The shooting at Columbine gave birth to a new call for peace and safety. Some legislators are looking to license all gun owners, a clear violation of privacy under the second and fourth amendments. Some legislators want to ban certain types of guns and clips without any evidence that they are more or less harmful than other kinds of guns. Some legislators want to even strip away your right to have a gun at all.

To be fair, most of the federal gun legislation under consideration is not unconstitutional. Some of it is good. But certain things are clear:

  • Many of the legislators and Presidential advisors behind the proposed legislation also have stated agendas that are to abridge our rights, and these laws seem to be stepping stones to a breach of the Constitution, even when they are not directly at odds with the Constitution.
  • Most of these laws are entirely unnecessary as they are redundant and not enforced now. For instance, Al Gore -- who cast the deciding vote on the last big gun bill -- was pushing for a ban on gun show sales to kids 18-20, even though such sales are already illegal. The federal government is pushing for waiting periods, even though most states already have them, and when criminals are found to be trying to buy guns illegally they are rarely prosecuted under the laws they break.
  • Part of the background checks wanted in this latest legislation involves checking documents that the government does not have a clear right to review, such as medical records.
  • In many states, such as Massachusetts, where I live, the right to keep and bear arms has already been abolished entirely, and as such, many of us do not want what few "privileges" remain to be stripped away, too. We do not trust the legislators who have illegally stolen our rights and do not side with them.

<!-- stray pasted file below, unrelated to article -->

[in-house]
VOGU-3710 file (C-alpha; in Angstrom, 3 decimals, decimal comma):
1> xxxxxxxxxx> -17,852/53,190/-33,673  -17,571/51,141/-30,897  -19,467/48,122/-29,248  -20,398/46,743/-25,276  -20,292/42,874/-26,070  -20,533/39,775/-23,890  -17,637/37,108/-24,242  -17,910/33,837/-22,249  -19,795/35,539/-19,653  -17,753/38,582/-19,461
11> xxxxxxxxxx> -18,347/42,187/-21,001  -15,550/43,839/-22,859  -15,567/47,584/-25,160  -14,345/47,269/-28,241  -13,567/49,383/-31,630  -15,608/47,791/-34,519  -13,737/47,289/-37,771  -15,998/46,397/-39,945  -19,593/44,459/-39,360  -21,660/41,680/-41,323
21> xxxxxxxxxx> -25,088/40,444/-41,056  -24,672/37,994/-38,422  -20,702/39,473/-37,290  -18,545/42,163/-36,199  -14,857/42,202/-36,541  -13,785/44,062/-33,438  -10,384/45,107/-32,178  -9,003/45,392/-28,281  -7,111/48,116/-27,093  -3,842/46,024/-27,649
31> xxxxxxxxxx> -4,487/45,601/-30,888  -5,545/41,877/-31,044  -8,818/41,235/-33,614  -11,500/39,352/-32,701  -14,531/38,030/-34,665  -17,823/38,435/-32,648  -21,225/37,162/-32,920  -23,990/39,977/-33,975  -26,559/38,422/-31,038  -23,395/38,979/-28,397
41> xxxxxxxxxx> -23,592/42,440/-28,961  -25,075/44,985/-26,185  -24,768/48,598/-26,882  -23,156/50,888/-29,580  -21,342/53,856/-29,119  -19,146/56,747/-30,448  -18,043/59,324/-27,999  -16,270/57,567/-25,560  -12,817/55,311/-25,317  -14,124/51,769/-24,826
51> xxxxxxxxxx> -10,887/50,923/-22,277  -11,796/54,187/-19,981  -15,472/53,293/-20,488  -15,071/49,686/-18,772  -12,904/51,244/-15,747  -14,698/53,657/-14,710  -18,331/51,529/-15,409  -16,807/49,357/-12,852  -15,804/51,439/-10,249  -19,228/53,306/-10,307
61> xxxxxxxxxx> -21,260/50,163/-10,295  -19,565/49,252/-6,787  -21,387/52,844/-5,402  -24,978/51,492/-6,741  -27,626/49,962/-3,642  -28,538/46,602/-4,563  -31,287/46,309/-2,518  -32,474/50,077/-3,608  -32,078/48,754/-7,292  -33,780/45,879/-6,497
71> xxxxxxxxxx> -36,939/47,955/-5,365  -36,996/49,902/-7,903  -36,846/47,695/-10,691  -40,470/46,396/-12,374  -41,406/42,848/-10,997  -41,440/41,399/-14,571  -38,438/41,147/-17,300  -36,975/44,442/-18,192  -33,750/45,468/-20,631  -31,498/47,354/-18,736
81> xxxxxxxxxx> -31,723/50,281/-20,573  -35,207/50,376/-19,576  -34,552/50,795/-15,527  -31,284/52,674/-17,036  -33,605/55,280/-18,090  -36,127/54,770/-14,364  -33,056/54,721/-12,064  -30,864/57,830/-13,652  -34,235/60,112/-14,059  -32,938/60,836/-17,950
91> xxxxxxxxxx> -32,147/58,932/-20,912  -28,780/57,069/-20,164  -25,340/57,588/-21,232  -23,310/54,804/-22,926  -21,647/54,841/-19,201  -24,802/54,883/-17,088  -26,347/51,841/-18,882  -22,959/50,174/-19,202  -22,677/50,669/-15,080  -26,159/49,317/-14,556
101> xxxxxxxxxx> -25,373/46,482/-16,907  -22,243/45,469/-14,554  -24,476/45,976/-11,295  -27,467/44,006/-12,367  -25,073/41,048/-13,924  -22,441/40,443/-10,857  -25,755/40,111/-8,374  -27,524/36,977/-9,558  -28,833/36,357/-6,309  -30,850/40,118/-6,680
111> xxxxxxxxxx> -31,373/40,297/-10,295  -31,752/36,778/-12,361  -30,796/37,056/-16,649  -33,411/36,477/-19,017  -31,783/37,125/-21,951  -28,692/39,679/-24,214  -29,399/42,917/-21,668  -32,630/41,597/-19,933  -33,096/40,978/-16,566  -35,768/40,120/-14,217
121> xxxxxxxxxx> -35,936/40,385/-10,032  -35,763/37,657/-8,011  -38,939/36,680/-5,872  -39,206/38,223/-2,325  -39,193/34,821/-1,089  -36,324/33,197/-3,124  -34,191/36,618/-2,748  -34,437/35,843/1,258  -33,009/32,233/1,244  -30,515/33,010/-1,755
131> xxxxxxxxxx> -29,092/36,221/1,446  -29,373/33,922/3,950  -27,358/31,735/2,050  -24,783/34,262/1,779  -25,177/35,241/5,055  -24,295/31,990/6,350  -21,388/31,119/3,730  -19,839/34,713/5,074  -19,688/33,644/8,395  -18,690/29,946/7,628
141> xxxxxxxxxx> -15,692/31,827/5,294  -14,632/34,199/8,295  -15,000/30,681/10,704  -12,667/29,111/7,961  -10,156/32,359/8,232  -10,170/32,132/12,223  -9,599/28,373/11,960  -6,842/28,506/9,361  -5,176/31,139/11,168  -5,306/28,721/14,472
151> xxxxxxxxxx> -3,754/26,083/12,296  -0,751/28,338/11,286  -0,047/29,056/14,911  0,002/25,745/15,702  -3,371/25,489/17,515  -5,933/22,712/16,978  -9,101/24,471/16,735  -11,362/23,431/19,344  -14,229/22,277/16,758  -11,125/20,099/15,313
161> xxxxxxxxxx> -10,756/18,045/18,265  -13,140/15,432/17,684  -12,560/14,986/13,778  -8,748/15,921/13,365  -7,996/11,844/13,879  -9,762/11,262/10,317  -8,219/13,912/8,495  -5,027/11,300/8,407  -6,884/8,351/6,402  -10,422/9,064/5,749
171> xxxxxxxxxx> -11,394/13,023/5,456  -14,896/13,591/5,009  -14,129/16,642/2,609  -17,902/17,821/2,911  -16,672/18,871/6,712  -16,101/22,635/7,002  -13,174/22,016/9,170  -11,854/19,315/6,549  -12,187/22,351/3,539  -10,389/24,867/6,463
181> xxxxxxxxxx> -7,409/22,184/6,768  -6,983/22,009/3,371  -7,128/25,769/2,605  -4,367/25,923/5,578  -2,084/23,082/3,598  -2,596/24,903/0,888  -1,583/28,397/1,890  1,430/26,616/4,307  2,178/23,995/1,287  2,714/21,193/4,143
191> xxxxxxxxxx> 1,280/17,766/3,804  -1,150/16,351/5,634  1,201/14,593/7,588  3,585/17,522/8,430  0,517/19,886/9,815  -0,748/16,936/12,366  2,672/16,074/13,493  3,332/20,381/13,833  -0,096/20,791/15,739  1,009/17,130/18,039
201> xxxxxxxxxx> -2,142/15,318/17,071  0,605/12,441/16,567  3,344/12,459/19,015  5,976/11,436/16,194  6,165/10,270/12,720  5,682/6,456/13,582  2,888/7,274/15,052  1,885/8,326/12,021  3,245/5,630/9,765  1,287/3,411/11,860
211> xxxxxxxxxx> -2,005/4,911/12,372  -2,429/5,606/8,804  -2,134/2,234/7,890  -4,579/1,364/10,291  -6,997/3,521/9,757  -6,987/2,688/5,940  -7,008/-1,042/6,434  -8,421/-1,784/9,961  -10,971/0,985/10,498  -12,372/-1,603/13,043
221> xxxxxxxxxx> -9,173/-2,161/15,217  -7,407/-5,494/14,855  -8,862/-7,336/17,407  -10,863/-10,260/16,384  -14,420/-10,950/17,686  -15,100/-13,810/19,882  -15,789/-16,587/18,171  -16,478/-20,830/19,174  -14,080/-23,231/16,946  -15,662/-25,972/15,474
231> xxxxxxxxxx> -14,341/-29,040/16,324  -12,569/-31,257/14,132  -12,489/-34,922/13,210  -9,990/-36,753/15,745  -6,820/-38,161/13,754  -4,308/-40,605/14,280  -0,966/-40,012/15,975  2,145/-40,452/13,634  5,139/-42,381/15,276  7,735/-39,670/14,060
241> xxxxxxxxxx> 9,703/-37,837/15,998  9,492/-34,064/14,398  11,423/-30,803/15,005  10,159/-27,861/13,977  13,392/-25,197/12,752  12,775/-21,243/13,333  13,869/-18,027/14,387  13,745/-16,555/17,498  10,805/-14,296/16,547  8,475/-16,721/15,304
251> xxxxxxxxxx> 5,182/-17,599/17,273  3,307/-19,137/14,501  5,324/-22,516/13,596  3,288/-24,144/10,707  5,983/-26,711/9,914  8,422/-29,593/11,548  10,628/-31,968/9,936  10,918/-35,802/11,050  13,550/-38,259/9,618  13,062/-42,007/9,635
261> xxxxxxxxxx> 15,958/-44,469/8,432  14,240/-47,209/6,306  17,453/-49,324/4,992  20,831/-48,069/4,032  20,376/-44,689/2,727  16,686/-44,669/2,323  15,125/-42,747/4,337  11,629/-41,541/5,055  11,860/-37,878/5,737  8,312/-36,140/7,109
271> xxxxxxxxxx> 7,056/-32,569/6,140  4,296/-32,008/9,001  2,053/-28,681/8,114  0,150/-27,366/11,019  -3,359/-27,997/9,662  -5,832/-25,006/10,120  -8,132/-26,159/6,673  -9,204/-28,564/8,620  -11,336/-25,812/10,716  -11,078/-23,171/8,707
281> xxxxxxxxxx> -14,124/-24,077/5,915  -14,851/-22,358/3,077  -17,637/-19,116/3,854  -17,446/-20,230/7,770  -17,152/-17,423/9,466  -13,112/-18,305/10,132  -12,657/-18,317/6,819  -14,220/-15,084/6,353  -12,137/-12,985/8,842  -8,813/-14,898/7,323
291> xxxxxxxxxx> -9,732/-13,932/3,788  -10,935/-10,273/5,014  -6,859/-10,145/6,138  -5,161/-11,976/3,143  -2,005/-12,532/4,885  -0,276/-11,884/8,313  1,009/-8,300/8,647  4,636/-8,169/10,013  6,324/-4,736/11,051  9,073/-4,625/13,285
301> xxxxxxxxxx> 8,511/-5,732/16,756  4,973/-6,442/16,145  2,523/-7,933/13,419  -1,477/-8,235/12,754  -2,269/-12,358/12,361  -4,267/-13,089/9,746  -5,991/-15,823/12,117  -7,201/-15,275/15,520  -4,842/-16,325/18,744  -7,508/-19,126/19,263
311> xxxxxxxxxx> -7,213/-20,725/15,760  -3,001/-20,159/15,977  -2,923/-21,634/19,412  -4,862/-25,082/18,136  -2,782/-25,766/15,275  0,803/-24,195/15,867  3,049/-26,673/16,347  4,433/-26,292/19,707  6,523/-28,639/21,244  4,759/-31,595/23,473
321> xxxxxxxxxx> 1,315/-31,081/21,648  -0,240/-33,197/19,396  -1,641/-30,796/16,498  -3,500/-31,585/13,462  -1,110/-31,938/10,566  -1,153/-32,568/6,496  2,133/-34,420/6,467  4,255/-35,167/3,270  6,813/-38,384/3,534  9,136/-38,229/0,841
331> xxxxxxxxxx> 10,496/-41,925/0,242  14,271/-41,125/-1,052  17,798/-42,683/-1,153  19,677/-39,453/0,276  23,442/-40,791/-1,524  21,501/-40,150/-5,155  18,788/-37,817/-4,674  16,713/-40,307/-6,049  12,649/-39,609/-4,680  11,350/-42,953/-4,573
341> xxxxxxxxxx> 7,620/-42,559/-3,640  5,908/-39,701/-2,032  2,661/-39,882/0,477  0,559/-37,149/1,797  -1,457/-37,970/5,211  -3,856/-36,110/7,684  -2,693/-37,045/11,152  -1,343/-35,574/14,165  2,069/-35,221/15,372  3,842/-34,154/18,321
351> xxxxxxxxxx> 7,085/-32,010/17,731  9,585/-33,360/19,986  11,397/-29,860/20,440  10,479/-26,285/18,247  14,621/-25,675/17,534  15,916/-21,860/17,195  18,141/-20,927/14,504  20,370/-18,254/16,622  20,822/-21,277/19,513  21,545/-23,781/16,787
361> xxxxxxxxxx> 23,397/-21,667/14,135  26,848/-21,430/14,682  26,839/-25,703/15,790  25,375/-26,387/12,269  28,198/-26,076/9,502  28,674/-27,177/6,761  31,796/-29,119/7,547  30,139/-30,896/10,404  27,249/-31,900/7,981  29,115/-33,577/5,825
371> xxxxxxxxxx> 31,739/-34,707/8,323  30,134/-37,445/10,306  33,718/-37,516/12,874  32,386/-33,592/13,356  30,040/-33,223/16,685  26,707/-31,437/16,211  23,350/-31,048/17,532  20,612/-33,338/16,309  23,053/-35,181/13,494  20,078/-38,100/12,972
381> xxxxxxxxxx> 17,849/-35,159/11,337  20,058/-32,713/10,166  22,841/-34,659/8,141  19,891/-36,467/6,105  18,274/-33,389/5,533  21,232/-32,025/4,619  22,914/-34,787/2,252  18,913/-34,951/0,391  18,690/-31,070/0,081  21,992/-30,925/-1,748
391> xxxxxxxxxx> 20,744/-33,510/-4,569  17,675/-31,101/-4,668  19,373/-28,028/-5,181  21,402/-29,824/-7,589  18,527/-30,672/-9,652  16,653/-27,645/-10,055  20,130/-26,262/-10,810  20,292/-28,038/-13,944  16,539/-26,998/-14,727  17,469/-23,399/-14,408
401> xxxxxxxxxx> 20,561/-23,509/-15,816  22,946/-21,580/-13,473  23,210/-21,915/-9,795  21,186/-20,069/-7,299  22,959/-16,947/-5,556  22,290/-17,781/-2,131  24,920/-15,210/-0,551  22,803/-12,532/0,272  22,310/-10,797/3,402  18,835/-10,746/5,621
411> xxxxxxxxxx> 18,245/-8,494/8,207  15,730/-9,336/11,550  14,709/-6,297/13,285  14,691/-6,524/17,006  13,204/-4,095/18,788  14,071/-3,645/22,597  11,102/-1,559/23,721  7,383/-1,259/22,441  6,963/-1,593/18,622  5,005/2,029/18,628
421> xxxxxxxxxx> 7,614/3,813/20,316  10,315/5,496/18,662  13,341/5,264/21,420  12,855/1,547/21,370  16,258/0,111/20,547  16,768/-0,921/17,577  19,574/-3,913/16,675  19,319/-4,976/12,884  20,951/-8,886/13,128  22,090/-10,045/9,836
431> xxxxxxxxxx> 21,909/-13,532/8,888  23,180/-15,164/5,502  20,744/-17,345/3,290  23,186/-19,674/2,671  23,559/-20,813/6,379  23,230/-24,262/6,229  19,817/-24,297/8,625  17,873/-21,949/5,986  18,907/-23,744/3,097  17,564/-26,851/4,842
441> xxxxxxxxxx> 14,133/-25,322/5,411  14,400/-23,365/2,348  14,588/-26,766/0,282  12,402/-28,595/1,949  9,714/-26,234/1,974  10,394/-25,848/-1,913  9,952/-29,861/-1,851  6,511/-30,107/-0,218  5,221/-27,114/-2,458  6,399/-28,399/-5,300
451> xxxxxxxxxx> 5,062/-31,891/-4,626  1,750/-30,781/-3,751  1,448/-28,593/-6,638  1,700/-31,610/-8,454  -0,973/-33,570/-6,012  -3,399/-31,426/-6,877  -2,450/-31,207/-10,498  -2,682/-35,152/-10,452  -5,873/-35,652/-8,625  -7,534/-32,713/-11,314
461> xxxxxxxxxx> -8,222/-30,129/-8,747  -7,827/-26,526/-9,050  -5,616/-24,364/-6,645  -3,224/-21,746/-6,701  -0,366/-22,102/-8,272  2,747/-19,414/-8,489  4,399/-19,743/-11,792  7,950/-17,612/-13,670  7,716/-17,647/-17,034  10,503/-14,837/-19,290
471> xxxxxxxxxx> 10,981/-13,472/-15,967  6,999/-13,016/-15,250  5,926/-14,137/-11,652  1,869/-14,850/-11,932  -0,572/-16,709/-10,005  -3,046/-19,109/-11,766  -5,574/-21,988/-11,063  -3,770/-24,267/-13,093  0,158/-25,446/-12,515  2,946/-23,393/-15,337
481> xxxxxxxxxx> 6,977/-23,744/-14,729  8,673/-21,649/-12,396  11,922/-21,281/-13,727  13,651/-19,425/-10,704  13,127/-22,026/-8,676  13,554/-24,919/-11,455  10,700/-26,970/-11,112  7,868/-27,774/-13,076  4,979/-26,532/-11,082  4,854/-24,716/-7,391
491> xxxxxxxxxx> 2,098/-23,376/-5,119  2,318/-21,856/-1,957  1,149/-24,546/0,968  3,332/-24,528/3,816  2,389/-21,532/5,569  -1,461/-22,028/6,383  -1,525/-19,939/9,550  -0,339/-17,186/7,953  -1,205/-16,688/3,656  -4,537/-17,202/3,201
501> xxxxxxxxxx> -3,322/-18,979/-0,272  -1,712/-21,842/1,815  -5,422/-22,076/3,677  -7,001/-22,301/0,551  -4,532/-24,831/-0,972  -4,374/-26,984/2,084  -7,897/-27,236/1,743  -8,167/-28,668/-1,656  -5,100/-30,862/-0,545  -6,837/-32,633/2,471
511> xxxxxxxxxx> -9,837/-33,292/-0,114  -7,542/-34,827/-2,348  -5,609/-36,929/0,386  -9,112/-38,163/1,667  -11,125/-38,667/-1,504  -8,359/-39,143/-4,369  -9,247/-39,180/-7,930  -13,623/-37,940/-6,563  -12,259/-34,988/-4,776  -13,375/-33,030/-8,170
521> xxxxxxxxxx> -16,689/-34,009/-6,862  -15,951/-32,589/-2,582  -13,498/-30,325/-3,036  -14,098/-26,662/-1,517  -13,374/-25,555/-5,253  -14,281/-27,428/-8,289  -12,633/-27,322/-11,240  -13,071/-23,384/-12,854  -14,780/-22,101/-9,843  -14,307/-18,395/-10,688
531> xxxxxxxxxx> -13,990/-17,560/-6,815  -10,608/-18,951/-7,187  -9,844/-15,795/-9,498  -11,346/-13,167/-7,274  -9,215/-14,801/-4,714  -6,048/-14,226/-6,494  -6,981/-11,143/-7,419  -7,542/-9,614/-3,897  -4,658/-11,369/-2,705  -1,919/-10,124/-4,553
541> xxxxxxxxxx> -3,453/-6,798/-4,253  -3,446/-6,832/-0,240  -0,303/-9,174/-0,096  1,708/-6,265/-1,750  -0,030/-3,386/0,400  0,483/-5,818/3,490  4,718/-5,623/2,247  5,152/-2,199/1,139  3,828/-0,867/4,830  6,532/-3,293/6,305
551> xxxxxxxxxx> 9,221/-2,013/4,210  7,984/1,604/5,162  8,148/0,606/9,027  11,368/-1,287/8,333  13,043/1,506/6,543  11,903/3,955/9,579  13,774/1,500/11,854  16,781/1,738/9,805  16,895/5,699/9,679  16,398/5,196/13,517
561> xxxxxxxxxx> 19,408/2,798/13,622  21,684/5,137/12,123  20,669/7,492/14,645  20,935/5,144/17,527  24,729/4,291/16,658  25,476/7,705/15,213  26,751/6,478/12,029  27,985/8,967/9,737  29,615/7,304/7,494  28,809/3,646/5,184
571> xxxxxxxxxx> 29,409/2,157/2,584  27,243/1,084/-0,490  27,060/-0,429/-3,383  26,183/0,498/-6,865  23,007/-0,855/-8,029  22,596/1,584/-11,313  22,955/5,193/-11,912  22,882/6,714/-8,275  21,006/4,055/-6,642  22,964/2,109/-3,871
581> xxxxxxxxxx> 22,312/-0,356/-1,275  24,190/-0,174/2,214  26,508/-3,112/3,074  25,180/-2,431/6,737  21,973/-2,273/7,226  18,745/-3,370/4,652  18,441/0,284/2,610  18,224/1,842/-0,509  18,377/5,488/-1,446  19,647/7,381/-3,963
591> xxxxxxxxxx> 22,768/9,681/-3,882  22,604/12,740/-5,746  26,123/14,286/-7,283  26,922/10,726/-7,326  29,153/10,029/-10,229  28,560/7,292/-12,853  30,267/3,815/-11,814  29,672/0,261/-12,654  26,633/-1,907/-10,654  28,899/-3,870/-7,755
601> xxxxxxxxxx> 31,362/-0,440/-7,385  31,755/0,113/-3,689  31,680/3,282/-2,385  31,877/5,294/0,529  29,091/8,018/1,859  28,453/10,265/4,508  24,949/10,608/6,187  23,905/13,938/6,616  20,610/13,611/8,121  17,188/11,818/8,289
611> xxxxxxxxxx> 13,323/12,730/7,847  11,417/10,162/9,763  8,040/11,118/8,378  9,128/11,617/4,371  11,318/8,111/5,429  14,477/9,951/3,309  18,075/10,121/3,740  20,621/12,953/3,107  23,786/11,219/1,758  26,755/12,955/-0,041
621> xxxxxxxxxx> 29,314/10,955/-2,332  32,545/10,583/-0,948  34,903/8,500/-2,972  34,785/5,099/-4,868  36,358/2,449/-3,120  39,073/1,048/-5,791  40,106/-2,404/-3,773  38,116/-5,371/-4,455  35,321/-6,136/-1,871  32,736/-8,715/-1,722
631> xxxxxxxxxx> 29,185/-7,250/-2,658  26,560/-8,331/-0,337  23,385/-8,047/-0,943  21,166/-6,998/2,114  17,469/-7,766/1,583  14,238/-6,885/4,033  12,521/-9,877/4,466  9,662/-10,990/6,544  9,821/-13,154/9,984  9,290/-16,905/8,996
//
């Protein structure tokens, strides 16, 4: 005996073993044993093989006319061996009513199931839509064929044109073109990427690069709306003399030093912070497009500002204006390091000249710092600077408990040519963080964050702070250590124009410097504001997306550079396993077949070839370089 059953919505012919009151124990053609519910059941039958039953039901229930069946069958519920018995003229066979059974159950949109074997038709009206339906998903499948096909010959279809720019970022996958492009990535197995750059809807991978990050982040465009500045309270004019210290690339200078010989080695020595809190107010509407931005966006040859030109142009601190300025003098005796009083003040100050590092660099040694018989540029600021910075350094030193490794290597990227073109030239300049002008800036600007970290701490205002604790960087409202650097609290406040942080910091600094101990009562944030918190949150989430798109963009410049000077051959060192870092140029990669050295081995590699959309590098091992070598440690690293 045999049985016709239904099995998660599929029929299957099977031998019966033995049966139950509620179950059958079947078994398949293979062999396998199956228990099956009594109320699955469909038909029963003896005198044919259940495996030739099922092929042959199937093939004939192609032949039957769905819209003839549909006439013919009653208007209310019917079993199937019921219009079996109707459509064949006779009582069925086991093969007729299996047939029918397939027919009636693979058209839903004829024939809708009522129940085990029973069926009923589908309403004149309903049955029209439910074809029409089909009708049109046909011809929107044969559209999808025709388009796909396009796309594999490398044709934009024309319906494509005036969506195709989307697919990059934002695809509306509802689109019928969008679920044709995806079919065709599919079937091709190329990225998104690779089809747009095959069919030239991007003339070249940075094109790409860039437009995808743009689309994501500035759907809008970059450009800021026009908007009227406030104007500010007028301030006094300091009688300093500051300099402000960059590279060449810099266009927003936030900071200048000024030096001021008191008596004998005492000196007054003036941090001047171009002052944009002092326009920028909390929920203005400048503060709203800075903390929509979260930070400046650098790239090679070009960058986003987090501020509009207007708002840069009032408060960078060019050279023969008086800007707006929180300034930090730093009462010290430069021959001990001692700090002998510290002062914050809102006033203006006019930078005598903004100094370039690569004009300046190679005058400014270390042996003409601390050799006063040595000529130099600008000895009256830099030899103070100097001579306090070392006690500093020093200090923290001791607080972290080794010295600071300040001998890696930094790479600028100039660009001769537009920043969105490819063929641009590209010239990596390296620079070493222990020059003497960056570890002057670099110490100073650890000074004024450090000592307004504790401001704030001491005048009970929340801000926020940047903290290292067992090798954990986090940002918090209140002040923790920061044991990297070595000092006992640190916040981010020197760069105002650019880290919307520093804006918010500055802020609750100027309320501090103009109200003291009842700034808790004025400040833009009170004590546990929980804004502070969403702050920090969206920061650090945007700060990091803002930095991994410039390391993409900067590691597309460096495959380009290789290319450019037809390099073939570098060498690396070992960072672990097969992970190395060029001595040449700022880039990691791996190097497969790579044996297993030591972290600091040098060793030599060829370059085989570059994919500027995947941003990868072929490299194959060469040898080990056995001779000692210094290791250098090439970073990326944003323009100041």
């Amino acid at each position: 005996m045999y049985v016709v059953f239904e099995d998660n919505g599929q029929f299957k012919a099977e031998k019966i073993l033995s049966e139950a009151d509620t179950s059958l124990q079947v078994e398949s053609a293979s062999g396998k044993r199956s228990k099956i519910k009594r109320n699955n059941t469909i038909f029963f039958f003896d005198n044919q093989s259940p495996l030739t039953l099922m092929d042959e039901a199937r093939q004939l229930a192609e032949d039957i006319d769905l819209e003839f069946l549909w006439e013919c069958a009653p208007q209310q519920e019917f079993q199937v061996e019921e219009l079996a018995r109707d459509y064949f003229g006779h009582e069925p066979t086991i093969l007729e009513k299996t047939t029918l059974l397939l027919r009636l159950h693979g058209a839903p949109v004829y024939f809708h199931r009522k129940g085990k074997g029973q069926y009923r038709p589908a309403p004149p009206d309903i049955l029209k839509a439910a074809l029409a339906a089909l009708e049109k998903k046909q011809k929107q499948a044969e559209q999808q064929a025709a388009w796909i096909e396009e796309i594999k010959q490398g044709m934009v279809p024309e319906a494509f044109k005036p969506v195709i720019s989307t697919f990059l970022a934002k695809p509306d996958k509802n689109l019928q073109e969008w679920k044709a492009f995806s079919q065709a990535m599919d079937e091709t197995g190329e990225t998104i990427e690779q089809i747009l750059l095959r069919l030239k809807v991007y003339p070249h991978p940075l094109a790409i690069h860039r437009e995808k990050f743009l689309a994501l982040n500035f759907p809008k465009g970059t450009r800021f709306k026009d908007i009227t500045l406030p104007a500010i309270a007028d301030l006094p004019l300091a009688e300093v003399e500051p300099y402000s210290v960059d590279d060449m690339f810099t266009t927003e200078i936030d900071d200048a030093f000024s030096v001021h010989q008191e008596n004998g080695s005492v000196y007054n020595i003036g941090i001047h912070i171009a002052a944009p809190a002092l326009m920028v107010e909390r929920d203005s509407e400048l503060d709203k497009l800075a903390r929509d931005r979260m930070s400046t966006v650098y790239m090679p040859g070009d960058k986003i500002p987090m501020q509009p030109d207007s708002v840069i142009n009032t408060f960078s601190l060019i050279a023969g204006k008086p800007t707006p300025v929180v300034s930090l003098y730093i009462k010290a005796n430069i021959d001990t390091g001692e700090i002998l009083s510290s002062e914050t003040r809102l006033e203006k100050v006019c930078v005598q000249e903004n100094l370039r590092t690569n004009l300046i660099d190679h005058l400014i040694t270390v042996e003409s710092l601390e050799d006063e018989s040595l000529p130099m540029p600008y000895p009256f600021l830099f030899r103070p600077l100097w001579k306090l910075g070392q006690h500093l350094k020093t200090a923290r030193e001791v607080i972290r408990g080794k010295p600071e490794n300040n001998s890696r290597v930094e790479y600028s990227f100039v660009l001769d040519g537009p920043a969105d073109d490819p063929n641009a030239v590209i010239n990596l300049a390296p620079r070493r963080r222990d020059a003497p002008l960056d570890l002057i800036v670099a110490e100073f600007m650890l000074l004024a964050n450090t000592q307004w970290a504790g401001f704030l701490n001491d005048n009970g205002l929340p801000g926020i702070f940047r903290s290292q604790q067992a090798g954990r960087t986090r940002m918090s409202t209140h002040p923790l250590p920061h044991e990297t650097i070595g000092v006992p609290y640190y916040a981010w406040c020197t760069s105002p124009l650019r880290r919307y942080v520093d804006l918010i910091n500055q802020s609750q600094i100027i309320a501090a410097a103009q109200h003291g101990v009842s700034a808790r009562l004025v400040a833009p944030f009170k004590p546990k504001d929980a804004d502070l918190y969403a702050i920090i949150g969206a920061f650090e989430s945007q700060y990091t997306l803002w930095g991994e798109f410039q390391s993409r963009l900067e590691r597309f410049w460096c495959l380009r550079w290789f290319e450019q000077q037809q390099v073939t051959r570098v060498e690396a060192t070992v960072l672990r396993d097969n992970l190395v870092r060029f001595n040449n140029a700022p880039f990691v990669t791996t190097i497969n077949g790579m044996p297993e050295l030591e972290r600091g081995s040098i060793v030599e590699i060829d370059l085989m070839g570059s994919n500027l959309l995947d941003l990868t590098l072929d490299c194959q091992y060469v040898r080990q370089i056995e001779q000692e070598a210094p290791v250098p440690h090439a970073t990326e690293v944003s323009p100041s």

You probably think I am being facetious or something when I say my right to keep and bear arms has been abolished. But it is true. In Massachusetts, I cannot have a gun in my own house without asking permission of the chief of police, who has full discretionary power to accept or deny my application. In Massachusetts, I have no right to keep and bear arms, I have only the right to ask permission, and if I am denied, I have no recourse. And even if I am granted permission to have a gun in my own house, and even purchase one, I am not allowed to transport it to my house. I am not even allowed to have pepper spray in Massachusetts without a license.

Legislators here are clearly not interested in the safety of the people, but control of the people. Owning a gun and keeping it in my house is not a danger to anyone, except for criminals and the government. It is a measure of safety for my family and neighbors. And it is my Constitutional right, not my privilege.

And with my rights stolen from me, you think I should give a damn about whether or not there are waiting periods and mandatory trigger locks? Give back my rights to keep and bear a gun, and then I will consider supporting your legislation to make guns "safer." Until then, bugger off.

Peace and safety are a poor substitute for freedom. Even if they could be assured, they would not be worth the price. The phrase is "live free or die," not "live in peace and safety or die."

<pudge/*> (pronounced "PudgeGlob") is thousands of posts over many years by Pudge.

"It is the common fate of the indolent to see their rights become a prey to the active. The condition upon which God hath given liberty to man is eternal vigilance; which condition if he break, servitude is at once the consequence of his crime and the punishment of his guilt."

About this Archive

This page is a archive of entries in the Politics category from March 2000.